Buying 4 Key Issues To Consider If You Are Planning For A 2nd Property
- Ryan J
- April 11, 2021
- 7 min read
While the term “asset progression” is used loosely these days, one thing should be clear: there’s a huge difference between planning to sell and upgrade (e.g., moving from a flat to a condo), versus actually wanting to own multiple properties. Wanting to own a second home is a bigger aspiration, that will require deeper pockets and more in-depth planning. In light of that, here are the key considerations to have even when buying your first home:
What should you consider if you want to own a second home later?
Apart from your personal finances (more on this below), the following are important details:
- Starting with a flat, versus an EC or condo
- Joint tenancy versus tenancy-in-common
- Deciding on the primary residence
- Financing issues
1. Starting with a flat, versus an EC or condo
One key concern is that you cannot “decouple” if you own an HDB flat, barring special circumstances like divorce. This means you cannot transfer your ownership to your co-owner, freeing you to buy a second property without ABSD (see point 2 below).
Besides your willingness to pay the ABSD, you need to consider the impact of the five-year Minimum Occupation Period (MOP). You must wait out the MOP before you can purchase a second residential property; otherwise you’ll have to dispose of your flat.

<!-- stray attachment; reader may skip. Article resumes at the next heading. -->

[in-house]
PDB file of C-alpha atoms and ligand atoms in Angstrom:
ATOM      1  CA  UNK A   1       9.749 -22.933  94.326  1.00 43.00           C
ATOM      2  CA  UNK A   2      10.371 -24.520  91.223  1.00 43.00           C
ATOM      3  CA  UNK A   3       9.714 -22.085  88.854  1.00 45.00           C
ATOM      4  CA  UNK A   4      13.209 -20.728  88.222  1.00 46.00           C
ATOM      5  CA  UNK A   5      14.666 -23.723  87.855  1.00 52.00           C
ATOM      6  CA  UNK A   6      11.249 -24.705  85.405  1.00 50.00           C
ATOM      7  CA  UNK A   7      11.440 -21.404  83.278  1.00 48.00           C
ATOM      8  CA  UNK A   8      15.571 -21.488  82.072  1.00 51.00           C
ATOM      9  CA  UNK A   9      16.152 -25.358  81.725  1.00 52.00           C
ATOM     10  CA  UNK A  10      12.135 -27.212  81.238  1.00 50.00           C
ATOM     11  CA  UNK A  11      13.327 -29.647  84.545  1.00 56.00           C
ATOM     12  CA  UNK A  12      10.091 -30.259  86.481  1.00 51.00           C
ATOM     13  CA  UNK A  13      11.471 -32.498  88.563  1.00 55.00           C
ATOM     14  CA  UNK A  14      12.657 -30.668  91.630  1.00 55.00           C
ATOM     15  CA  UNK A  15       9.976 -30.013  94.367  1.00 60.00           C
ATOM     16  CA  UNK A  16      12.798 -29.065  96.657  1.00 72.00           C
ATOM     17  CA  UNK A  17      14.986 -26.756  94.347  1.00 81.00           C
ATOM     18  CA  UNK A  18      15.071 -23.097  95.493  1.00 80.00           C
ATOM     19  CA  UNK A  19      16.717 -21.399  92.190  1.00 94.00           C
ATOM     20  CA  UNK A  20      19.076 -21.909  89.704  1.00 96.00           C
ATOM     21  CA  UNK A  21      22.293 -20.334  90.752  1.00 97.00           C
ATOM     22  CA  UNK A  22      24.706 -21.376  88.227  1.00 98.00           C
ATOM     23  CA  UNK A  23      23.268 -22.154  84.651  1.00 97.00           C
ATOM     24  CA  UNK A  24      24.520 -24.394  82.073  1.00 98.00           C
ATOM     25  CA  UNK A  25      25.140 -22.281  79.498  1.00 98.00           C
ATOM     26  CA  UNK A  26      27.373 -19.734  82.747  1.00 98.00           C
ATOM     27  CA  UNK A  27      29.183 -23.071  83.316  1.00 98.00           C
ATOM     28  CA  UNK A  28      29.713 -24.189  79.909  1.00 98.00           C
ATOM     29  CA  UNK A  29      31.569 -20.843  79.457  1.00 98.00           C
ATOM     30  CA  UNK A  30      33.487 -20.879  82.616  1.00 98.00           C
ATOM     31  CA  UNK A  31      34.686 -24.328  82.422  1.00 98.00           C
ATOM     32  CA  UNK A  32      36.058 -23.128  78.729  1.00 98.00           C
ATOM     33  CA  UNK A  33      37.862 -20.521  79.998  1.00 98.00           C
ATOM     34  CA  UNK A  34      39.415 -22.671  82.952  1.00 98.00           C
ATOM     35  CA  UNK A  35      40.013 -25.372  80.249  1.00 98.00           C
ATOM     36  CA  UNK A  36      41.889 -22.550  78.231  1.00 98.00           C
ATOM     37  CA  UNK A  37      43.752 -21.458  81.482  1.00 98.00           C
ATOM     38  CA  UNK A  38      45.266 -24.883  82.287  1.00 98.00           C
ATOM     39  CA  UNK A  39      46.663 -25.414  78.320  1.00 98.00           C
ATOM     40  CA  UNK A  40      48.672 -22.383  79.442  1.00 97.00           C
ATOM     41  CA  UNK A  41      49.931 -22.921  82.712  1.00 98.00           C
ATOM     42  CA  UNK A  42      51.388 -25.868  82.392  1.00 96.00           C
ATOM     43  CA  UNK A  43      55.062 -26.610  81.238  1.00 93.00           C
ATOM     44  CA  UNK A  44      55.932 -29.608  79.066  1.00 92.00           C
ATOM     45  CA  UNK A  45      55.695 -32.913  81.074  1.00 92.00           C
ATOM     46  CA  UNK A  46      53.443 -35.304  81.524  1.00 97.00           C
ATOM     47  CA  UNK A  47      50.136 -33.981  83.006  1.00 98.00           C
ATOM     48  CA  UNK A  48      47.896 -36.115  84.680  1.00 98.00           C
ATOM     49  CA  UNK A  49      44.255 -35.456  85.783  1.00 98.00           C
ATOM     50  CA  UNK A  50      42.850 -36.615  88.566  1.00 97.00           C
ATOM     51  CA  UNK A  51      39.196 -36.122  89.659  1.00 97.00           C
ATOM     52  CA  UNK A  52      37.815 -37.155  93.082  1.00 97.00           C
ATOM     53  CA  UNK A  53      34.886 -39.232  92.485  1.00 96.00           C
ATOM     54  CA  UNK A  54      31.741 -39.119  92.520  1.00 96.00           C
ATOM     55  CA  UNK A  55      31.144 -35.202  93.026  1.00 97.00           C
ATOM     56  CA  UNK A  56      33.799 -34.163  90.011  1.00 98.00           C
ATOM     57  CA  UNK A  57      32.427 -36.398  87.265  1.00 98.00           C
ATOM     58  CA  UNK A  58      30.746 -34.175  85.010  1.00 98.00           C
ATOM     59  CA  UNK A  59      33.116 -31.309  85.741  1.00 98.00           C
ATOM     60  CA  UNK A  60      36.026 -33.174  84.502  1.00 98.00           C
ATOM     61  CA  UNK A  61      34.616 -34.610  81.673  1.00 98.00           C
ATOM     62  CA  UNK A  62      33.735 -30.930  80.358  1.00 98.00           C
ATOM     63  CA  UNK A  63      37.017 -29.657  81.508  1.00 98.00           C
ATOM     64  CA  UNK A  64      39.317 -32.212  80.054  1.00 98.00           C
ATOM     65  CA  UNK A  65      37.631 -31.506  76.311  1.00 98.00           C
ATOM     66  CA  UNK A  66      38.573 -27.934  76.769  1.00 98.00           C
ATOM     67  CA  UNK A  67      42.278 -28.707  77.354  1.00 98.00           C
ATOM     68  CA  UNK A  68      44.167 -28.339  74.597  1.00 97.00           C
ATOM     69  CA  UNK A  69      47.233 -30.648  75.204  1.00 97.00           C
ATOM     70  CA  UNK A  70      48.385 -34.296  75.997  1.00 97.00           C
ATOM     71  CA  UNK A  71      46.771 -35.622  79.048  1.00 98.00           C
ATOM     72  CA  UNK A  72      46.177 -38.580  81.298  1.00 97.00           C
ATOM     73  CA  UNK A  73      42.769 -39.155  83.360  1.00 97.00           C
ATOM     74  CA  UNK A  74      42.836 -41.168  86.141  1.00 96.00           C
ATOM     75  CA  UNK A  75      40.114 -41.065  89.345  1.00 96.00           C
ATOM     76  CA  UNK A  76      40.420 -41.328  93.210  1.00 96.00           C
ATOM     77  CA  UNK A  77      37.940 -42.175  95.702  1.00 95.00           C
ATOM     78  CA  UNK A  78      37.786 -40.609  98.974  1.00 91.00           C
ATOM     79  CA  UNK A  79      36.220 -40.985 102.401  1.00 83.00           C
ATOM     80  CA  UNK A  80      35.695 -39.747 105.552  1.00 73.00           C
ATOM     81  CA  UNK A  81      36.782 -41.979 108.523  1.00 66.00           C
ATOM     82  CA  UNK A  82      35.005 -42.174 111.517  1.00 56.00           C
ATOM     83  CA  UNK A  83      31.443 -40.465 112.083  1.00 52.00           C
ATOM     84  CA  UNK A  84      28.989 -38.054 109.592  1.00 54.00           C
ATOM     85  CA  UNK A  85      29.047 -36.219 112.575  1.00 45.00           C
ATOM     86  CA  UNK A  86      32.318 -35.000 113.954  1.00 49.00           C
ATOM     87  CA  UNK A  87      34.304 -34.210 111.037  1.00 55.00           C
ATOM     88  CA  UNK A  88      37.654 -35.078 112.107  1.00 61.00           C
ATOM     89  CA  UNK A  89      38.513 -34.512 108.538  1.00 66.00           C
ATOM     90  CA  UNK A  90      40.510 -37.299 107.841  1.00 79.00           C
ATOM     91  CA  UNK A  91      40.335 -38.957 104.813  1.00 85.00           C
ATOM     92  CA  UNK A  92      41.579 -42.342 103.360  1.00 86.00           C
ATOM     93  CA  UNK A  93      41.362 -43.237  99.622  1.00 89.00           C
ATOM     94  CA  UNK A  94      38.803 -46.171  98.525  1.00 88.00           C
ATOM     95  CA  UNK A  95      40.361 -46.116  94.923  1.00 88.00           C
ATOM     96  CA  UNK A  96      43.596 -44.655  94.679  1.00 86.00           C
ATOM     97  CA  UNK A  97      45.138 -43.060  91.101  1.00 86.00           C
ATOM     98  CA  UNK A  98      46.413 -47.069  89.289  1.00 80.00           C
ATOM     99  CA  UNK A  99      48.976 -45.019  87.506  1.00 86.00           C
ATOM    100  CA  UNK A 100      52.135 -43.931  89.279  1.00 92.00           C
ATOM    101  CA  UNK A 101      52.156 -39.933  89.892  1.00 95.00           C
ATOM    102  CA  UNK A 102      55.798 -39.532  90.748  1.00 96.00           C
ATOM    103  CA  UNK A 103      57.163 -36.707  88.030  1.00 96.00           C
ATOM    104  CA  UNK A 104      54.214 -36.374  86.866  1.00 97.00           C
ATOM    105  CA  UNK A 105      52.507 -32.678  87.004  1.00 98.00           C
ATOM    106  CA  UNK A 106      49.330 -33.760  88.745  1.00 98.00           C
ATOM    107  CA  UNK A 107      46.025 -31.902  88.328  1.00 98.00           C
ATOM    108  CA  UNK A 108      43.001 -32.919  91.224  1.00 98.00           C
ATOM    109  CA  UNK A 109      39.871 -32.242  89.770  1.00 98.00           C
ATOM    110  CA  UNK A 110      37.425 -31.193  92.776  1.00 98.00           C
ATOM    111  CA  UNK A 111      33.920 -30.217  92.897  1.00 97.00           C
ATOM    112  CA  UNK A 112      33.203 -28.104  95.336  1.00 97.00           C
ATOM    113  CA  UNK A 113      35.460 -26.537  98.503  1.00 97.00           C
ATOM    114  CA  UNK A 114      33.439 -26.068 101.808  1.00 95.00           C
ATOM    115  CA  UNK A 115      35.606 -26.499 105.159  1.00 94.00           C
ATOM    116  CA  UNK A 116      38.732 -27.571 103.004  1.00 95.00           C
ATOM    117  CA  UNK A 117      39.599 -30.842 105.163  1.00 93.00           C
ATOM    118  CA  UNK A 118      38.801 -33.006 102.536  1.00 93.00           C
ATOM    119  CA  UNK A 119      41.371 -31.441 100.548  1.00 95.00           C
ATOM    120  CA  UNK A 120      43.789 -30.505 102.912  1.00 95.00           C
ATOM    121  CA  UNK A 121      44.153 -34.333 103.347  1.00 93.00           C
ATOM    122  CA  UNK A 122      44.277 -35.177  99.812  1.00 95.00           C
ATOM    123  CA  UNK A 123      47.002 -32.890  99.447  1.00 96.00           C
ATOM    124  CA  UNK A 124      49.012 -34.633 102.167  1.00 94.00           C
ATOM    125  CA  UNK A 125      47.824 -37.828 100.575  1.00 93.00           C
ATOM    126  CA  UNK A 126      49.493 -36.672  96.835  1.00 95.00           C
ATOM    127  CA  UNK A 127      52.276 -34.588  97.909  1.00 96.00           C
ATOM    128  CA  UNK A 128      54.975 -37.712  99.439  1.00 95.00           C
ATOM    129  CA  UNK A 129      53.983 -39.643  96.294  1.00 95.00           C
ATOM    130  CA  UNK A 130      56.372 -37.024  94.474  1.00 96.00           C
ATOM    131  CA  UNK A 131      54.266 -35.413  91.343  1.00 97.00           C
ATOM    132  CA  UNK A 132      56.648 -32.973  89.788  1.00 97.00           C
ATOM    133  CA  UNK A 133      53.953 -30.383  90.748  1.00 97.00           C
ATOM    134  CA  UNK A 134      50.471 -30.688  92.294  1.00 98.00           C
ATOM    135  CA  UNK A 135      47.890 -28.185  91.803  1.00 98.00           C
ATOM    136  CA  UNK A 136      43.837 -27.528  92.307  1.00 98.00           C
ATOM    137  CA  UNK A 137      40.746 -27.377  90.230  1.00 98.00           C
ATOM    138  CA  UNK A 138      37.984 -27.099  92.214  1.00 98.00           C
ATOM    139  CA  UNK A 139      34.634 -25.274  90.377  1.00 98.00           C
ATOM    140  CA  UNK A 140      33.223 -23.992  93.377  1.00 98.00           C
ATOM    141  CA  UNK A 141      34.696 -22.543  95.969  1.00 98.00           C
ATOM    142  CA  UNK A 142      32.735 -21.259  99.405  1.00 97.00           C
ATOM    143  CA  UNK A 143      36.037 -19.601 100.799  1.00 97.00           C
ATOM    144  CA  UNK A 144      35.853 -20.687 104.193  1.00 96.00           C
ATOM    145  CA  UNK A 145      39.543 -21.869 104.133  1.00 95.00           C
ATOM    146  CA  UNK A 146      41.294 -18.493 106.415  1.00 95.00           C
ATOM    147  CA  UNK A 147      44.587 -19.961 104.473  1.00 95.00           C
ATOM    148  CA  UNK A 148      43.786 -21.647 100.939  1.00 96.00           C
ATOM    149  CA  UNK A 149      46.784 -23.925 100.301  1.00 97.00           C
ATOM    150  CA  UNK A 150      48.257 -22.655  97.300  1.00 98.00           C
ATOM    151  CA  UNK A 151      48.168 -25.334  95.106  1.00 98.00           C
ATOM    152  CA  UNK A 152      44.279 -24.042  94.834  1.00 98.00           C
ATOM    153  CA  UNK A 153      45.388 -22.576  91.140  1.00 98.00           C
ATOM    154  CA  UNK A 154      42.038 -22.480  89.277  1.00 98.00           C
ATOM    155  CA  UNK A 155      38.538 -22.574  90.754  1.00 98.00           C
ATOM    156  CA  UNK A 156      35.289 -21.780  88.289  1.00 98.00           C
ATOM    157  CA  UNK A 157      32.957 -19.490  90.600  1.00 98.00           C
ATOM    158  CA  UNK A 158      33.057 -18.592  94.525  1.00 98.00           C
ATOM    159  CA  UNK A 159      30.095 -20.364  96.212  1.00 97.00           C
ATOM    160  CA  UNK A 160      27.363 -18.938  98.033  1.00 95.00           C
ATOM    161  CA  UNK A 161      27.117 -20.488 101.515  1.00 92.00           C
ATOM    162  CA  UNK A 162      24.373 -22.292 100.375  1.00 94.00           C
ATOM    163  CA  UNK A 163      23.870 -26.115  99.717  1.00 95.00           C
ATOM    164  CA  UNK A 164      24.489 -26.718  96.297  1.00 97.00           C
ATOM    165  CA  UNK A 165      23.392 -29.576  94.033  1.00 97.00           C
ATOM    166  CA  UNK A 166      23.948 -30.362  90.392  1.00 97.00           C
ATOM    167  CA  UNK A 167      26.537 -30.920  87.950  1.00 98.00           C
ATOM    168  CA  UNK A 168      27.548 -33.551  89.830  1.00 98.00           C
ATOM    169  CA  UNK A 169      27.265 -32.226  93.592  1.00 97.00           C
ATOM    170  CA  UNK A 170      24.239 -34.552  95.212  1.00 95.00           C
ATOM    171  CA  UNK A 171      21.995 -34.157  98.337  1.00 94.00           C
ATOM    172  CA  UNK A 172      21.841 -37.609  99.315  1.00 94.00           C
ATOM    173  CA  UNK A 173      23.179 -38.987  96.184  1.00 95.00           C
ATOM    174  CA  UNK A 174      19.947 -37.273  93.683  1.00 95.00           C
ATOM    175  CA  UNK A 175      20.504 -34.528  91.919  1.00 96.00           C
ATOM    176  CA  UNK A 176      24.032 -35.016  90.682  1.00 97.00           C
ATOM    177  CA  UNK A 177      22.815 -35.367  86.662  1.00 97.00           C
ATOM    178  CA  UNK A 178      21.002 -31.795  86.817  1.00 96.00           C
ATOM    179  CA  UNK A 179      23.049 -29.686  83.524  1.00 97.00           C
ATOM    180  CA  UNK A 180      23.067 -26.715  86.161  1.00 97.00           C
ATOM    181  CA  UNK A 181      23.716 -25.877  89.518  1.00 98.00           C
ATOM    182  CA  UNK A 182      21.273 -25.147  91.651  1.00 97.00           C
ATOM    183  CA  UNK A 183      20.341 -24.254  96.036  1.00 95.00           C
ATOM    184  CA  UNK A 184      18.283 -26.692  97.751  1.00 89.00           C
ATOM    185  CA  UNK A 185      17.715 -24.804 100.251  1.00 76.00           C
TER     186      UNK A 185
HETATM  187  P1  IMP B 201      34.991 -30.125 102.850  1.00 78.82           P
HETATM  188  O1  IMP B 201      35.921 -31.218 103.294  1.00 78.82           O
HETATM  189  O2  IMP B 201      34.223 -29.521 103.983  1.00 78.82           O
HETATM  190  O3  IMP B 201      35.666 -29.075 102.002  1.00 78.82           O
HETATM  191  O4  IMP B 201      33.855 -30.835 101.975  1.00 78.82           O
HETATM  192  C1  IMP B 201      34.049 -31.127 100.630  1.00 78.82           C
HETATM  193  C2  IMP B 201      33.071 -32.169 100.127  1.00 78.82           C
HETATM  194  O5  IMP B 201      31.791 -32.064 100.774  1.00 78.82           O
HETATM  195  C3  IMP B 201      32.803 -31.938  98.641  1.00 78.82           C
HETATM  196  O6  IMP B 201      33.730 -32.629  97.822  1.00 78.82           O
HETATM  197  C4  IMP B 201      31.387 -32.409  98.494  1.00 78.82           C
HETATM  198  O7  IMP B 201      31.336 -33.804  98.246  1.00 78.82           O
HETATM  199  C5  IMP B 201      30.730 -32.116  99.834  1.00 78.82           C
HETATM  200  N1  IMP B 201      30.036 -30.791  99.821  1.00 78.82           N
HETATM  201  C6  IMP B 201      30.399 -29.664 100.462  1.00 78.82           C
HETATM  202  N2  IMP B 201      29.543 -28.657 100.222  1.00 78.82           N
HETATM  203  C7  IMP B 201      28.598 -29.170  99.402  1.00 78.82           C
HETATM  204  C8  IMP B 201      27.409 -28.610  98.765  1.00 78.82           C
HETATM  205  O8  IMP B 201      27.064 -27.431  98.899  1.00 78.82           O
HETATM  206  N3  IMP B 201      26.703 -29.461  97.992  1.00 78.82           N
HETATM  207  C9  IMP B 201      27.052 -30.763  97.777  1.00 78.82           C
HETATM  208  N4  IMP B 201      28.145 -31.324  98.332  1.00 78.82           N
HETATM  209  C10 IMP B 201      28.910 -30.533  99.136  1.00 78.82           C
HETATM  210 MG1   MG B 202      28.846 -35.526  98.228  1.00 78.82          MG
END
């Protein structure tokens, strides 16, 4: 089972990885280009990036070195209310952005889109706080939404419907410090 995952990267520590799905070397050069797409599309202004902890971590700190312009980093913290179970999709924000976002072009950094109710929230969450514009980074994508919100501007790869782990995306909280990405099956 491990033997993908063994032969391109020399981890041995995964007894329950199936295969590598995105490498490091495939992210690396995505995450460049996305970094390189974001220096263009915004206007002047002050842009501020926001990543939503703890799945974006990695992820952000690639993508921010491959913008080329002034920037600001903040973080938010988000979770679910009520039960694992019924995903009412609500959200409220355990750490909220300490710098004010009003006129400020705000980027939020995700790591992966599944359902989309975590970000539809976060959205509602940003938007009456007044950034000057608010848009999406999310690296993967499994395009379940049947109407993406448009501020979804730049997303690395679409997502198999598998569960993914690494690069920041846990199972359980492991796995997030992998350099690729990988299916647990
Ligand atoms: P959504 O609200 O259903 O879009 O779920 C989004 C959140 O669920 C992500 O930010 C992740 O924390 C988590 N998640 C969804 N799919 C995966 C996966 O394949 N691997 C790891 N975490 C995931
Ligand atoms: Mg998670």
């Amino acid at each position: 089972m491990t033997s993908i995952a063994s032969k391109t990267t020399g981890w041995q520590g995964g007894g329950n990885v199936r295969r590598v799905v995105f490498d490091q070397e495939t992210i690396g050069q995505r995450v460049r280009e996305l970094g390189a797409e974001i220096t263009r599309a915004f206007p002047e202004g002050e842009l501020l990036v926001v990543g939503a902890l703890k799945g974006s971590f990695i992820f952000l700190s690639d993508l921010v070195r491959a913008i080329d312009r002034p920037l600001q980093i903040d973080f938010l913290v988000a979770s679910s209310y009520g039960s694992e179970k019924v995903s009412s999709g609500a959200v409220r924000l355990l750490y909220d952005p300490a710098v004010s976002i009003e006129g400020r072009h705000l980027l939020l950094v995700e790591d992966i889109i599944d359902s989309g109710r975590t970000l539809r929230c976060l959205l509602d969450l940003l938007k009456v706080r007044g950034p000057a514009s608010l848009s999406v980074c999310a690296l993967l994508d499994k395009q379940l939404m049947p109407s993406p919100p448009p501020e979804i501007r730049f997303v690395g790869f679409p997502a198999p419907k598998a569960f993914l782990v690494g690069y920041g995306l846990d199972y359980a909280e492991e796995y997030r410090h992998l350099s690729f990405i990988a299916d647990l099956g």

Also, you cannot buy an HDB flat later, if you already own a private property. In a nutshell:
You can own an HDB flat and then buy a second private home later; but you cannot do it the other way around.
The second consideration is that the MOP is calculated from the time of key collection. This means that, if you buy a BTO flat that takes four years to build, you will have to wait nine years before you can buy a second residential property. As such, investors aspiring to own multiple properties tend to prefer resale flats over new ones.
However, we’d add that if you need longer to save up enough for a second property anyway, a BTO flat may not be a bad idea. It’s cheaper than a resale flat, and boosts your available capital.
The third consideration is unique to Executive Condominiums (ECs). Only the first batch of EC buyers are subject to the MOP. This means that, if you buy a resale EC (even if it’s not yet privatised), you don’t need to wait out the MOP before getting a second property.
2. Joint tenancy versus tenancy-in-common